Advanced Search
MyIDEAS: Login

Educational System, Altruism and Inequality in the Distribution of Income

Contents:

Author Info

Abstract

This paper studies the impact of public provision of education on the distribution of income in a framework where parents are altruistic toward children. Any child receives two transfers, one as a non-human transfer and the other as a human capital transfer. Under different education regimes, non-human transfers offset the low realization of innate ability, which despite the human capital transfer implies a low level of earnings. Then the questions that will arise are, first, to what extent skill-compensating investments are important as ex-ante income inequality reduction mechanisms in the private provision system, and secondly, how public education can affect this reduction mechanism. I show that tax policy may have unexpected effects on the compensatory effect, that is, on the income gap. The result is that the distribution of income induced by the public provision system is not more equally distributed. Moreover, the fraction of population that does not improve is just at the bottom of the income distribution. I also explore some possibilities to avoid this negative effect and preserve public education as an essential public service.

Download Info

If you experience problems downloading a file, check if you have the proper application to view it first. In case of further problems read the IDEAS help page. Note that these files are not on the IDEAS site. Please be patient as the files may be large.
File URL: http://public.centrodeestudiosandaluces.es/pdfs/E200446.pdf
Download Restriction: no

Bibliographic Info

Paper provided by Centro de Estudios Andaluces in its series Economic Working Papers at Centro de Estudios Andaluces with number E2004/46.

as in new window
Length: 40 pages
Date of creation: 2004
Date of revision:
Handle: RePEc:cea:doctra:e2004_46

Contact details of provider:
Postal: c/ Bailén 50. 41001 Sevilla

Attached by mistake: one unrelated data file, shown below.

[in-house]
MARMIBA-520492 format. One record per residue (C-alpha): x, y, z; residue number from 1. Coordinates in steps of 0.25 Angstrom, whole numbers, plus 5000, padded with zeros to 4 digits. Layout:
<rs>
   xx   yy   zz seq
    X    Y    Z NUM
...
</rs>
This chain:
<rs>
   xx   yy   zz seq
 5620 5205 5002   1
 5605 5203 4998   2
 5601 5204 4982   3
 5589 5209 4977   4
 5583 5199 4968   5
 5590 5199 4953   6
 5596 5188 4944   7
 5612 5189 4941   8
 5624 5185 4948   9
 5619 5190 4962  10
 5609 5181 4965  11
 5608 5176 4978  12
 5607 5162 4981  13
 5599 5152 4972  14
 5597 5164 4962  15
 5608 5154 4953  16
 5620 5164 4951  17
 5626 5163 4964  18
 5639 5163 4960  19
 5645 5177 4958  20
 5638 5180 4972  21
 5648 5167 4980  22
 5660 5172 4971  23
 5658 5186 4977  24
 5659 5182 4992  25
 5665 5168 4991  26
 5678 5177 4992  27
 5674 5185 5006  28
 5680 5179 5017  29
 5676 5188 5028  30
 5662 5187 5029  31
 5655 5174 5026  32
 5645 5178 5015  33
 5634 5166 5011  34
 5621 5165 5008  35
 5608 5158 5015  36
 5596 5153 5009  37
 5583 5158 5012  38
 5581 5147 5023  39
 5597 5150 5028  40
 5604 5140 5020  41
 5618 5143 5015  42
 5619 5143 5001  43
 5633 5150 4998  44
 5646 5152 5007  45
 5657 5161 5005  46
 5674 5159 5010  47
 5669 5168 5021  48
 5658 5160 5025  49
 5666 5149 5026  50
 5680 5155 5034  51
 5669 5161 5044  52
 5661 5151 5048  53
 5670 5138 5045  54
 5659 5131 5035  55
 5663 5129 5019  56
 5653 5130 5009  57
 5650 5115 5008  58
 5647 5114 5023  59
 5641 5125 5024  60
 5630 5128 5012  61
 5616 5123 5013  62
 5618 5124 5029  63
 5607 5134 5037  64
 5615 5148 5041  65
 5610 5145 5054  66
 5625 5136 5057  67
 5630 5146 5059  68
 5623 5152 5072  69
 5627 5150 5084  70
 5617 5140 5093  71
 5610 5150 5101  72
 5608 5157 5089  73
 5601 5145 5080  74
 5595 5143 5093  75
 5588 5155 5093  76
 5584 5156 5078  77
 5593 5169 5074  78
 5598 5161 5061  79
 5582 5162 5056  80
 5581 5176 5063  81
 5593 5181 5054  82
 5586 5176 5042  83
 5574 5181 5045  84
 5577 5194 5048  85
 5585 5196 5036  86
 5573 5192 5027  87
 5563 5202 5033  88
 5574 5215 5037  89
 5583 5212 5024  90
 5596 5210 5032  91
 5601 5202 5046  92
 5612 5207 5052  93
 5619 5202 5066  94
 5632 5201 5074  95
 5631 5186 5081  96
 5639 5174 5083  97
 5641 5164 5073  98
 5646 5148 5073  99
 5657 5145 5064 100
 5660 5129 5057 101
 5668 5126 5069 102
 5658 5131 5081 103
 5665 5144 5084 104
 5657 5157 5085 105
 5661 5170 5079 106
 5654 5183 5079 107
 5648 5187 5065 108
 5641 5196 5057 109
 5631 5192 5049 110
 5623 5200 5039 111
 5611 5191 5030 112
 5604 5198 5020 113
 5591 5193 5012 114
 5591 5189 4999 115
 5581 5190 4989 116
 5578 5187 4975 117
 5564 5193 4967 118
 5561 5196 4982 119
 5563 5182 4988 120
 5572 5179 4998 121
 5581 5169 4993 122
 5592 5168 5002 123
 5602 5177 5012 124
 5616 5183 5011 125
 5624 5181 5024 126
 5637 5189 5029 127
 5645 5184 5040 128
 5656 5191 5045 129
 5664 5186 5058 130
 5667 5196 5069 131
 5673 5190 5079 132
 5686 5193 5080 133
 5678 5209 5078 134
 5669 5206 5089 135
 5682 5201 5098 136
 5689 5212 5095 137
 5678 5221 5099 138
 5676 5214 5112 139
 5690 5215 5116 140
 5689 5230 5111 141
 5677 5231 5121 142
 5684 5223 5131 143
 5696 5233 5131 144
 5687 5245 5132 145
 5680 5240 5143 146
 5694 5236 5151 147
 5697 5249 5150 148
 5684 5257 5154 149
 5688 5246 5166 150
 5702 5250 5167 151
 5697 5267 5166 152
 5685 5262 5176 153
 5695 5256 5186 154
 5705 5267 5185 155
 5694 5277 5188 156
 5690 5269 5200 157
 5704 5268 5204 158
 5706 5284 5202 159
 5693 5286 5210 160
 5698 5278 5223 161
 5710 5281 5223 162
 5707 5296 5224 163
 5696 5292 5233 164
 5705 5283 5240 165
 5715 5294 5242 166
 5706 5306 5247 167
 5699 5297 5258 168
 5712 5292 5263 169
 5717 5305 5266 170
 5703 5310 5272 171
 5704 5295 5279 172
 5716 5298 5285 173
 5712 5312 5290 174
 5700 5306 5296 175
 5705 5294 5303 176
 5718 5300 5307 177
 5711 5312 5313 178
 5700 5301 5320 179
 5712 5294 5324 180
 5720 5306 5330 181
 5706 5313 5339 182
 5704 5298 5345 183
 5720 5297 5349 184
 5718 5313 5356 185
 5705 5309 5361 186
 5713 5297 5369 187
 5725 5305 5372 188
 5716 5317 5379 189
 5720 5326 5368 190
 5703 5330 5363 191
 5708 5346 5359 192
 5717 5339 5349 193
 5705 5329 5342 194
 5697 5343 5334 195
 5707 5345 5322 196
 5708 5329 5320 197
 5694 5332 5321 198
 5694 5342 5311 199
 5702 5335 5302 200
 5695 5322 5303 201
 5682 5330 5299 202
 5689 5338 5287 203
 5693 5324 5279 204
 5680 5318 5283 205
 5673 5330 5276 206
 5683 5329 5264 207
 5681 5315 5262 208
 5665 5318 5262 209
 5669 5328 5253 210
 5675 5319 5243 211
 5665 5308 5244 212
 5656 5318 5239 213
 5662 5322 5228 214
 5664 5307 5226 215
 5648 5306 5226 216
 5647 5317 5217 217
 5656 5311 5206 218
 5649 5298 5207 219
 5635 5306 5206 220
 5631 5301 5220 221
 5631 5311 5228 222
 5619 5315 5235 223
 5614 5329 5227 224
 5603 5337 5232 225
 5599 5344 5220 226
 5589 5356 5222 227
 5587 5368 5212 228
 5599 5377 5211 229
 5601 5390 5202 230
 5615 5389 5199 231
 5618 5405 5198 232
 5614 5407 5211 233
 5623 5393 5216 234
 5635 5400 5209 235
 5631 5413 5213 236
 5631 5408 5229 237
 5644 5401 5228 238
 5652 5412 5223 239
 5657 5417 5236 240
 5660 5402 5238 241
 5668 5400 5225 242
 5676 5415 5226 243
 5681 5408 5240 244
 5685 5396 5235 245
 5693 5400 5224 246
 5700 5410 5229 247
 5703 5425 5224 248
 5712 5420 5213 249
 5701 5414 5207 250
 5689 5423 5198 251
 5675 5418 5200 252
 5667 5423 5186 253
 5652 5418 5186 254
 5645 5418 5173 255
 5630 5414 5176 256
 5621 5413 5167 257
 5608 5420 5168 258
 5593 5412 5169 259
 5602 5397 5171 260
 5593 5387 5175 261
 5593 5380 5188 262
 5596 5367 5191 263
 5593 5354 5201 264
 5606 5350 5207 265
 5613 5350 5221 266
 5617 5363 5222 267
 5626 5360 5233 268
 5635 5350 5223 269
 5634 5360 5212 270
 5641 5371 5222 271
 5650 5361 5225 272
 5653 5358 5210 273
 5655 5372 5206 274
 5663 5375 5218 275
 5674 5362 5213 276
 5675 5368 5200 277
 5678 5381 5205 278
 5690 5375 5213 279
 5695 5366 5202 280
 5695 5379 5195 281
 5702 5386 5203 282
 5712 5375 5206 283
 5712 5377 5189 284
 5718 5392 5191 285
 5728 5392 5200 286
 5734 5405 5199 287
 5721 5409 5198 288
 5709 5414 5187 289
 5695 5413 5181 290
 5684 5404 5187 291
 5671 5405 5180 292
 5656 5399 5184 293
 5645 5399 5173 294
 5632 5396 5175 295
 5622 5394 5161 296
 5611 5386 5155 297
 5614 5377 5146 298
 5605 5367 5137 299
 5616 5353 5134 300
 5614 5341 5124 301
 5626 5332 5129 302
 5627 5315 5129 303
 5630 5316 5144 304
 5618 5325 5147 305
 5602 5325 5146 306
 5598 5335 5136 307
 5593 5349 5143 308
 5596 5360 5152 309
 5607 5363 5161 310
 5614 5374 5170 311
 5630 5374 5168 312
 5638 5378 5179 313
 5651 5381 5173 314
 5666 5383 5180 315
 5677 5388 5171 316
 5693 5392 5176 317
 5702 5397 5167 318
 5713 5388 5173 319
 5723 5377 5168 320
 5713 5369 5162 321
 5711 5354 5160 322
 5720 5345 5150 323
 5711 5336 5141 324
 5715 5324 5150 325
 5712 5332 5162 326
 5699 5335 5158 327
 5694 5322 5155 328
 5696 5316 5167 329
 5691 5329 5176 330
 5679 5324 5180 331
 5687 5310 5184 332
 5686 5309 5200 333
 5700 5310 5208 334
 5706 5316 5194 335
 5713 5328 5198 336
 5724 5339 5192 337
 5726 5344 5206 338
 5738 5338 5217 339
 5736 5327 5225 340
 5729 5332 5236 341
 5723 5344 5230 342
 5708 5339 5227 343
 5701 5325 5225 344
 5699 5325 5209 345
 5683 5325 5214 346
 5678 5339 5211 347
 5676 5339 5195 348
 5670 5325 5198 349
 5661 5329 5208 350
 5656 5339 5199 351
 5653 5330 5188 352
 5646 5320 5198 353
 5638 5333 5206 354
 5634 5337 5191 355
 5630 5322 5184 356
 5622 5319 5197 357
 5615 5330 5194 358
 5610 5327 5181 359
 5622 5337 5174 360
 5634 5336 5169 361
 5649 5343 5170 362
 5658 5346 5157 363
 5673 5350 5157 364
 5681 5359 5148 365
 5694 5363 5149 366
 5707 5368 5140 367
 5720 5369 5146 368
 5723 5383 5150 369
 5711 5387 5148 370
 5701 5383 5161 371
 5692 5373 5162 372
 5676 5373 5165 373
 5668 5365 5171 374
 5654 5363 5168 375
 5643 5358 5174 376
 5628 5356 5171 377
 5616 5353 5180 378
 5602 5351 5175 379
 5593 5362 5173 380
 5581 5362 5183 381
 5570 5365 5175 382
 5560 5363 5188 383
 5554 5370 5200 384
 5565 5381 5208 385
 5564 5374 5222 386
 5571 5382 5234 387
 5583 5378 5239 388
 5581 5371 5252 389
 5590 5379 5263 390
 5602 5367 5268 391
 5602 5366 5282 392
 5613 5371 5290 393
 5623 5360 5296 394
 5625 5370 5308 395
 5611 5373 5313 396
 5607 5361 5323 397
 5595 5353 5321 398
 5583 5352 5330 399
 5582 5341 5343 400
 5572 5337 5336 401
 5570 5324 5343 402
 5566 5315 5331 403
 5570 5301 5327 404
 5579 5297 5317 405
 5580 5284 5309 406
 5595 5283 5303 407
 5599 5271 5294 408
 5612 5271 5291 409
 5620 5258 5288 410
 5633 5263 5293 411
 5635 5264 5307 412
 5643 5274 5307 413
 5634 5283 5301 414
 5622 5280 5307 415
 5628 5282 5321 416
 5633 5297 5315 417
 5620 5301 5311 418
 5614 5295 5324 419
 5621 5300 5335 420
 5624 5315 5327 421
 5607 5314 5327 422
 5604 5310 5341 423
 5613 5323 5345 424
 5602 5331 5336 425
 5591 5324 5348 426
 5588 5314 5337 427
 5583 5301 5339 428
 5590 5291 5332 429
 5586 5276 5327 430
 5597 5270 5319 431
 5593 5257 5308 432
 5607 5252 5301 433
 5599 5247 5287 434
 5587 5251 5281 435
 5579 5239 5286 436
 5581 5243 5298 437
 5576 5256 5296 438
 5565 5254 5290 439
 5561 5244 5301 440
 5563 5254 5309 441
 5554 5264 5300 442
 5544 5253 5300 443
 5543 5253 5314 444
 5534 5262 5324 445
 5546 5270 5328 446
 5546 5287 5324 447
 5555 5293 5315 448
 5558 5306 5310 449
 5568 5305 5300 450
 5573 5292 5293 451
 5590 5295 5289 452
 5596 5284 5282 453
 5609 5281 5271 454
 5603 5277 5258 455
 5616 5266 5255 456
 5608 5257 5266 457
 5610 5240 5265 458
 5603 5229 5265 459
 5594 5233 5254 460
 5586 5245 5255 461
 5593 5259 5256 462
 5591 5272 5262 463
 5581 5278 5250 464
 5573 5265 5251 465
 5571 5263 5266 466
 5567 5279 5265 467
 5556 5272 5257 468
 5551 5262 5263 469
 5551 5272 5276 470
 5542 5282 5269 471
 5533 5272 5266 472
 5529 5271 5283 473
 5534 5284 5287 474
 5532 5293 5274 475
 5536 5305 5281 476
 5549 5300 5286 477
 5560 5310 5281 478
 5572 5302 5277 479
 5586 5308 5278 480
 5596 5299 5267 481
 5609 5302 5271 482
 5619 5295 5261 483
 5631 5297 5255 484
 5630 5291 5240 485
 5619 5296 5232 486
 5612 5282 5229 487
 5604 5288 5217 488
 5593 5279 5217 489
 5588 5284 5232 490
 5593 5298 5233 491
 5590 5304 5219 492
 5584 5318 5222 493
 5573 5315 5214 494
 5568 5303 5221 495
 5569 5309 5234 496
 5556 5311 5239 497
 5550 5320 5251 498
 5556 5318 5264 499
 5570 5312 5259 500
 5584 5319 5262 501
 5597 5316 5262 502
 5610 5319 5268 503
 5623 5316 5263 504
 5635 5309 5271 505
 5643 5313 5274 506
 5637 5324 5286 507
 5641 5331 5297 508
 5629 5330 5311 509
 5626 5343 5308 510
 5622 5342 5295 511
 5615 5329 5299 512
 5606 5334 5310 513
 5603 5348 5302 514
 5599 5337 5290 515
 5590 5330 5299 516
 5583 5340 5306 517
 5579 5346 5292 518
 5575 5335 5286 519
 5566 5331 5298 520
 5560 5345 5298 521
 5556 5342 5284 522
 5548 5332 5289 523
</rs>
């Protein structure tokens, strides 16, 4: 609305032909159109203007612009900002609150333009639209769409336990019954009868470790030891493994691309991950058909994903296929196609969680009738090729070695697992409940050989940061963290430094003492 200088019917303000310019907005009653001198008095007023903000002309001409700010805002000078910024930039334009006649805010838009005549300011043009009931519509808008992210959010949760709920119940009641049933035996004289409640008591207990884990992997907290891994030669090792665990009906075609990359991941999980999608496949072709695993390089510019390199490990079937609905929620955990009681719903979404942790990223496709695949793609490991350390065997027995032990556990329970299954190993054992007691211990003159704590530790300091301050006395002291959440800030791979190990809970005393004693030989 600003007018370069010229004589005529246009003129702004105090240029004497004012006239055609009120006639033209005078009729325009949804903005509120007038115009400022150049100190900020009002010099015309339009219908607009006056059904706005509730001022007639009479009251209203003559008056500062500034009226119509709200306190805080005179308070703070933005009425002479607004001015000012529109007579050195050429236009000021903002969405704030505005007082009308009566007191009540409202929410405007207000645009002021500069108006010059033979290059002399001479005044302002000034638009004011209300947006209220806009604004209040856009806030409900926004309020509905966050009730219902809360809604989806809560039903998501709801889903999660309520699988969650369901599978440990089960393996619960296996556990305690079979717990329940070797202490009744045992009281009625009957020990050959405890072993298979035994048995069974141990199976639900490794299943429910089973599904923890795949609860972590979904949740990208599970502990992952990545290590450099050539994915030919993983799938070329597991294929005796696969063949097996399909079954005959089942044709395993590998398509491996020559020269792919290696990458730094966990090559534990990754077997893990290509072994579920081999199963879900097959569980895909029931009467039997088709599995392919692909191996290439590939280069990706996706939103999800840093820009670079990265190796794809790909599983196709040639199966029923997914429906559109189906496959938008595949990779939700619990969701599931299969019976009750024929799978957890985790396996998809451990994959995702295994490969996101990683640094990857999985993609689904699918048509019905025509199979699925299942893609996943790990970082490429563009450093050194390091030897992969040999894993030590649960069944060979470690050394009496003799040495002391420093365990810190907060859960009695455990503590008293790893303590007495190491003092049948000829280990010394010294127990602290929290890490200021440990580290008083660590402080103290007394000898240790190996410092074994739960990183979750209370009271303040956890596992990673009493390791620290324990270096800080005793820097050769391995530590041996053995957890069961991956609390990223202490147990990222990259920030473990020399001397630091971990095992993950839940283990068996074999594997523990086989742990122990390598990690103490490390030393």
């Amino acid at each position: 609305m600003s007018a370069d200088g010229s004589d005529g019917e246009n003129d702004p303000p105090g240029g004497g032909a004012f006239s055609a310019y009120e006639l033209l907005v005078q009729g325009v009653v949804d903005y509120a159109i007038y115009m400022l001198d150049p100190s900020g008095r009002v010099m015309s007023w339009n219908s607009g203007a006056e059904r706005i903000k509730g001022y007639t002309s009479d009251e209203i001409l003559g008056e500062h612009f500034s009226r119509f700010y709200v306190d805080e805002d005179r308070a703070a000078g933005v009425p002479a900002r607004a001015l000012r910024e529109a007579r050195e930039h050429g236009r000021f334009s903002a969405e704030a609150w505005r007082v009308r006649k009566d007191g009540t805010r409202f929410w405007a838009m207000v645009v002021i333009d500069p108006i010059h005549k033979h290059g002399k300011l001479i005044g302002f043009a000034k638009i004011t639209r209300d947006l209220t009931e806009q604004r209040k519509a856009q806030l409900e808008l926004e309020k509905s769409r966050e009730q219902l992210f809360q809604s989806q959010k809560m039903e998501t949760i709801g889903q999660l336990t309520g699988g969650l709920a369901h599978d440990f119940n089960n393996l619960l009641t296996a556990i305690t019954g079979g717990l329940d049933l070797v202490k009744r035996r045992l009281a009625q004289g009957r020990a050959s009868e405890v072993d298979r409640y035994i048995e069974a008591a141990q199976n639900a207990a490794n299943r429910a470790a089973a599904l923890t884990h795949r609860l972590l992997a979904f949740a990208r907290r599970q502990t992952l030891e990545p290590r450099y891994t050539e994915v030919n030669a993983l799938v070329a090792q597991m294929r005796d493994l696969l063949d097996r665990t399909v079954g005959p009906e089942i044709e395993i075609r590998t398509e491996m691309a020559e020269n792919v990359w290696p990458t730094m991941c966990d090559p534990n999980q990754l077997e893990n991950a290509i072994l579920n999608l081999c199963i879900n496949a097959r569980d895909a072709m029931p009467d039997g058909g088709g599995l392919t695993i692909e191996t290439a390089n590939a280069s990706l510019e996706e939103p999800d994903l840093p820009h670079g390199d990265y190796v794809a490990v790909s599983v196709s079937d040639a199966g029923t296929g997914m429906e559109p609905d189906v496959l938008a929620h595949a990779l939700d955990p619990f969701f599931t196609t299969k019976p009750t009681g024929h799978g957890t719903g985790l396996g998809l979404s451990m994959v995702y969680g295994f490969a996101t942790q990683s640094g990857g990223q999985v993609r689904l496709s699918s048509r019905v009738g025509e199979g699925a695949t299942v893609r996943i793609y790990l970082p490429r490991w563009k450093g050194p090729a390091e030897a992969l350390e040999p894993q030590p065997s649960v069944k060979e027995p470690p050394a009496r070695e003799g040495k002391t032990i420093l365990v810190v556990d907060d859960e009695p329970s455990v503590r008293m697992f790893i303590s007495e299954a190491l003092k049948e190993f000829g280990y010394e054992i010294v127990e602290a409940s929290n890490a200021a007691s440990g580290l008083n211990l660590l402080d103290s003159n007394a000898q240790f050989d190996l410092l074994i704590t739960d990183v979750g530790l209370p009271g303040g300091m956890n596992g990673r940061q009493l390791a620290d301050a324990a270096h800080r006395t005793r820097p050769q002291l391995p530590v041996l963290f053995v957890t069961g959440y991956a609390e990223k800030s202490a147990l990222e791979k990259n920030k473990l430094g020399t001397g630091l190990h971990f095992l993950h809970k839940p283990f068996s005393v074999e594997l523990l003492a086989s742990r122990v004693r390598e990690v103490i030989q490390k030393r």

Phone: (34) 955 055 210
Fax: (34) 955 055 211
Email:
Web page: http://www.centrodeestudiosandaluces.es
More information through EDIRC

Related research

Keywords: Altruism; human capital and non-human capital transfers; systems of education; inequality;

Find related papers by JEL classification:

This paper has been announced in the following NEP Reports:

References

References listed on IDEAS
Please report citation or reference errors to , or , if you are the registered author of the cited work, log in to your RePEc Author Service profile, click on "citations" and make appropriate adjustments.:
as in new window
  1. Barro, Robert J, 1974. "Are Government Bonds Net Wealth?," Journal of Political Economy, University of Chicago Press, vol. 82(6), pages 1095-1117, Nov.-Dec..
  2. Zilcha, I., 1996. "Intergenerational Transfers, Economic Growth and Income Distribution," Papers 27-96, Tel Aviv - the Sackler Institute of Economic Studies.
  3. Jordi Caballe & Luisa Fuster, 2003. "Pay-as-you-go Social Security and the Distribution of Altruistic Transfers," Review of Economic Studies, Wiley Blackwell, vol. 70(3), pages 541-567, 07.
  4. Laitner, John, 1992. "Random earnings differences, lifetime liquidity constraints, and altruistic intergenerational transfers," Journal of Economic Theory, Elsevier, vol. 58(2), pages 135-170, December.
  5. S. Rao Aiyagari, 1993. "Uninsured idiosyncratic risk and aggregate saving," Working Papers 502, Federal Reserve Bank of Minneapolis.